This time of year, it's easy to see signs of a healthy ocean up and down the U.S. West Coast: breaching humpback whales in Puget Sound, thick clouds of sooty shearwaters in the skies of California, and plenty of fresh seafood in coastal communities. All of it depends on abundant populations of small schooling prey fish teeming just below the ocean surface.
Conversely, there are serious consequences when forage dwindles. Earlier this year, wildlife rehabilitation centers in California treated more than 1,500 emaciated sea lion pups at a time when prey fish were scarce.
Thanks in large part to an outpouring of public support, fishery managers on the West Coast are taking steps to better protect prey fish as the cornerstone of a healthy ocean. On June 24, the Pacific Fishery Management Council, meeting in Garden Grove, CA, moved to revise its list of authorized fisheries to prevent industrial-scale fishing from beginning on Pacific saury, which could be done without so much as a heads up to the council. The revised list now goes out for public comment.
The council proposed to remove saury from its list of existing fisheries, setting the stage for enacting more-lasting protections for this and other currently unmanaged forage fish at its September meeting.
It makes sense that we protect Pacific saury as soon as possible, especially as the West Coast's sardine population appears to be declining and sardine fishermen may look to saury as a replacement.Paul Shively
Though saury have not been fished along the West Coast in decades, those who sought the council action want to ensure that any future fishing is properly managed. The dart-shaped saury is a crucial food source for whales, seabirds, and sharks, as well as bigger game fish such as marlin and tuna.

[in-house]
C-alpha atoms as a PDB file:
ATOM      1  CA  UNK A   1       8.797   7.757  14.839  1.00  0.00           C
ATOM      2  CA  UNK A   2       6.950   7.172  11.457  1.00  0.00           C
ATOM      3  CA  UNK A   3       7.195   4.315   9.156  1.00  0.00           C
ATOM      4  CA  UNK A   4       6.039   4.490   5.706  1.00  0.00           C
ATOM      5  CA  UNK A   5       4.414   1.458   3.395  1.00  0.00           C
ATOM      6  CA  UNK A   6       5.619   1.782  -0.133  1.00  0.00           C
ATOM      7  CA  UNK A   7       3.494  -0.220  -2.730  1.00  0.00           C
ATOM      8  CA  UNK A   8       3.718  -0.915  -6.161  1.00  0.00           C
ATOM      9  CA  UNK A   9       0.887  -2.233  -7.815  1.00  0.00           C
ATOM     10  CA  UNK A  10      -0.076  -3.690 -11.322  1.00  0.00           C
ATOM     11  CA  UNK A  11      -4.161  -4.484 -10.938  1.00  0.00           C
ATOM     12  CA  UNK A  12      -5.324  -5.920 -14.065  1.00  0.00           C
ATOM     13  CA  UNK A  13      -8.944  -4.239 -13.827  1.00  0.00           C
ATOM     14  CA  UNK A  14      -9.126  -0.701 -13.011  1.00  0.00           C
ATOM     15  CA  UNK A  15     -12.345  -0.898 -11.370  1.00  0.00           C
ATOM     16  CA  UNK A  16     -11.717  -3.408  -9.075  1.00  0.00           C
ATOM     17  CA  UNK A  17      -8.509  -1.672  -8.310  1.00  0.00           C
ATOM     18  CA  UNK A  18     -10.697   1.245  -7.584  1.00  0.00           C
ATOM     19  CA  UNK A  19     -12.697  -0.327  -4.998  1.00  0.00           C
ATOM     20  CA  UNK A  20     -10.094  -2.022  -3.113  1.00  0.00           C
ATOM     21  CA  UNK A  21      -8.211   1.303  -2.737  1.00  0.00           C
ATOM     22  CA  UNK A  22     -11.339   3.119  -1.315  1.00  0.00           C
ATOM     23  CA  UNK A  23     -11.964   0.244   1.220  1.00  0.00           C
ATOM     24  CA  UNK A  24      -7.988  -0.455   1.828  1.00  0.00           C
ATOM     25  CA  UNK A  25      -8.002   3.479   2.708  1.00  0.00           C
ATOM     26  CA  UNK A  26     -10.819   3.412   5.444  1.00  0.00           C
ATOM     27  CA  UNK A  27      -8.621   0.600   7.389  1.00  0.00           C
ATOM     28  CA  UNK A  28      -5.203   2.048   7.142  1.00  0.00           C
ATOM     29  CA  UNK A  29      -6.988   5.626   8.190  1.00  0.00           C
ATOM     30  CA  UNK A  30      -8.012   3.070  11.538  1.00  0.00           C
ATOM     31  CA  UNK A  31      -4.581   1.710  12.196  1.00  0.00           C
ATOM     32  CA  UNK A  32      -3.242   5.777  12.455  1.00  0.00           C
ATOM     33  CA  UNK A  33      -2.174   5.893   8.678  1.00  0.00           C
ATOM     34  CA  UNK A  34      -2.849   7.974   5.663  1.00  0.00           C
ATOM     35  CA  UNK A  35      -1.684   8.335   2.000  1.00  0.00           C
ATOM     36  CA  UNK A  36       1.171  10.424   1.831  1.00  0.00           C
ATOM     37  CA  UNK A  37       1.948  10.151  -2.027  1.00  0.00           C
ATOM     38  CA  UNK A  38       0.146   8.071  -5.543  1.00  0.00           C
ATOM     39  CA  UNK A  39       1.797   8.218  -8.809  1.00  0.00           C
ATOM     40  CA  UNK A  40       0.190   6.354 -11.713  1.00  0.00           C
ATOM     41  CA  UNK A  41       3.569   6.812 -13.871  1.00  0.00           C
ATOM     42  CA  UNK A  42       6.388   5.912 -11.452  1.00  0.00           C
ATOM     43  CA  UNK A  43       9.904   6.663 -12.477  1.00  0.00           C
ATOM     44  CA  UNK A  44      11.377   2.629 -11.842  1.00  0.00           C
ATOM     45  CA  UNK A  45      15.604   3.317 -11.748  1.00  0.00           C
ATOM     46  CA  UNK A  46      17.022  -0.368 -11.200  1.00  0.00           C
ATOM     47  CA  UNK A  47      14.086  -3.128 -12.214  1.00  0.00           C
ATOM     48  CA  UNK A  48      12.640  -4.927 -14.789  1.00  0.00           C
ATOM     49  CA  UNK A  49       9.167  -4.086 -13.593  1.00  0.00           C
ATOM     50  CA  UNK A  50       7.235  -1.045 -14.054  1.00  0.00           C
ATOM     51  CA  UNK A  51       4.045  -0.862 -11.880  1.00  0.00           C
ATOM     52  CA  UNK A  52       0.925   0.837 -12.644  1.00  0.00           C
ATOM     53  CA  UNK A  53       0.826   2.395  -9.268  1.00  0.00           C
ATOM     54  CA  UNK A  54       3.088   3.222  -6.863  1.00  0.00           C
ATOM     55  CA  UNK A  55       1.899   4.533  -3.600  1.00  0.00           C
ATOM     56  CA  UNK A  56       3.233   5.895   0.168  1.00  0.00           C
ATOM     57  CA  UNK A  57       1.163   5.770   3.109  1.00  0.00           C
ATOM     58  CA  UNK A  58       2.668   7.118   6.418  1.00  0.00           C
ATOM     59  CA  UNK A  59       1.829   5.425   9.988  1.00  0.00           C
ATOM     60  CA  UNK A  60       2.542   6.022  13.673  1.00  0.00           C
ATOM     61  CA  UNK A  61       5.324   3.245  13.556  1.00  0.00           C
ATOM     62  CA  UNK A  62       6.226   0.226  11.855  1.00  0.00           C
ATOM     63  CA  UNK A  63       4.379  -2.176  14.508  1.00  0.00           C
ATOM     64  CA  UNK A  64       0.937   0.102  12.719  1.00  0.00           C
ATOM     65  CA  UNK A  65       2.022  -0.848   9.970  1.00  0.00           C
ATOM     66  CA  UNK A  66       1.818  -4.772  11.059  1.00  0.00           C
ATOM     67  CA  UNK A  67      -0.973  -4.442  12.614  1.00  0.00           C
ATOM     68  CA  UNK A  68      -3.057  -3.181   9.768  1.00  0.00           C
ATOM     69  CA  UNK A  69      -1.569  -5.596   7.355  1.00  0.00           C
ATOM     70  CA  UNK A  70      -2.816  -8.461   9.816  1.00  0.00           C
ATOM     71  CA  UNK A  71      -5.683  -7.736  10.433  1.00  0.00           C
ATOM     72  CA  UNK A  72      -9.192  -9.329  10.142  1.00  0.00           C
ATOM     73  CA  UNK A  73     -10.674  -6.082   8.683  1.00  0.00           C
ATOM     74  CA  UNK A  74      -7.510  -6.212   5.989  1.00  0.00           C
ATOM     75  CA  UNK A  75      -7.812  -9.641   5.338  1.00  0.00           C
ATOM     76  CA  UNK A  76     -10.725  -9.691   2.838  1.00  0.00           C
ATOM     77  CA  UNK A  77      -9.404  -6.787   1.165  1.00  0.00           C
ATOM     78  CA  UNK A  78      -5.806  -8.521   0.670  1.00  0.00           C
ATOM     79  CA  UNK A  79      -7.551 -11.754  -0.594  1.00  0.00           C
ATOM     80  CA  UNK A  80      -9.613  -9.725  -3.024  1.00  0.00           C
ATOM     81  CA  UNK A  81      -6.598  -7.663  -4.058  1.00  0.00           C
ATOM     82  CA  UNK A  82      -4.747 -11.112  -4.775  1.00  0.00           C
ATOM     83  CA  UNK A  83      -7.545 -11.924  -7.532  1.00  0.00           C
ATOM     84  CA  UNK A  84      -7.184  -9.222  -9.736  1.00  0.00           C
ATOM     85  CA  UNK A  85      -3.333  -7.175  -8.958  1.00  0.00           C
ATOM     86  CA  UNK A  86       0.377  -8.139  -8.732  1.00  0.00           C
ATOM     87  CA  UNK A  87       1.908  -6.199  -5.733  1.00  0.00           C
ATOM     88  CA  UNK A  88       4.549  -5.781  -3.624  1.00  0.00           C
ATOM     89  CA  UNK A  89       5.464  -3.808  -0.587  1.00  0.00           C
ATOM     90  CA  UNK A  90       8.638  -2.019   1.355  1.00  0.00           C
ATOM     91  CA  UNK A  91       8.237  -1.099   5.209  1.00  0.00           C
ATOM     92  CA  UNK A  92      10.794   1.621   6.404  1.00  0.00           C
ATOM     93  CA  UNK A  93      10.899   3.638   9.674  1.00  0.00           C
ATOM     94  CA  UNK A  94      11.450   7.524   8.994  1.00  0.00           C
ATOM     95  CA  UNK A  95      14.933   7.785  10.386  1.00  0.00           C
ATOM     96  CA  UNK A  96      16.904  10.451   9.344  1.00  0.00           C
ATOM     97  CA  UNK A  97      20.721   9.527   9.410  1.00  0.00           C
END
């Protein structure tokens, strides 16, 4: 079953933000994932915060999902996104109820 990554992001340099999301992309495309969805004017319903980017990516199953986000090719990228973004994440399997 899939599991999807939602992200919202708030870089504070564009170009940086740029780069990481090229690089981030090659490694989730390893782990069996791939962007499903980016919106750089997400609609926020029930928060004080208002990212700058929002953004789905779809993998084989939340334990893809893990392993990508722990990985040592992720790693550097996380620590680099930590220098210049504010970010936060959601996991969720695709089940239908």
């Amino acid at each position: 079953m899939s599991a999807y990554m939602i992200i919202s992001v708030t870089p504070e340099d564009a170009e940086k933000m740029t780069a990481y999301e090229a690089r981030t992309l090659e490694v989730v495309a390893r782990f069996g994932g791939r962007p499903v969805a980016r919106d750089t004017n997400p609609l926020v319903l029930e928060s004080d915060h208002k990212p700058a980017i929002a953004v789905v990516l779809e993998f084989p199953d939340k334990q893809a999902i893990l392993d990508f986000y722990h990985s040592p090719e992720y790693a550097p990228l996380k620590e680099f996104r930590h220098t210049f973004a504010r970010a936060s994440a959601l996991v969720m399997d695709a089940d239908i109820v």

The council acted after hearing from thousands of West Coast residents, fishing groups, and seafood businesses concerned about maintaining a productive marine environment.
“Making sure we ask questions before a new fishery begins exemplifies one of the hallmarks of ecosystem-based fisheries management,” says Paul Shively, who manages Pacific fish conservation for The Pew Charitable Trusts. “It makes sense that we protect Pacific saury as soon as possible, especially as the West Coast's sardine population appears to be declining and sardine fishermen may look to saury as a replacement.”
This spring, the council adopted a fishery ecosystem plan that begins to consider how everything is connected in the ocean. The plan's first order of business is to make sure that no new fishing begins on forage species without first evaluating the effect on the larger ecosystem and on predator fish such as salmon, tuna, and lingcod.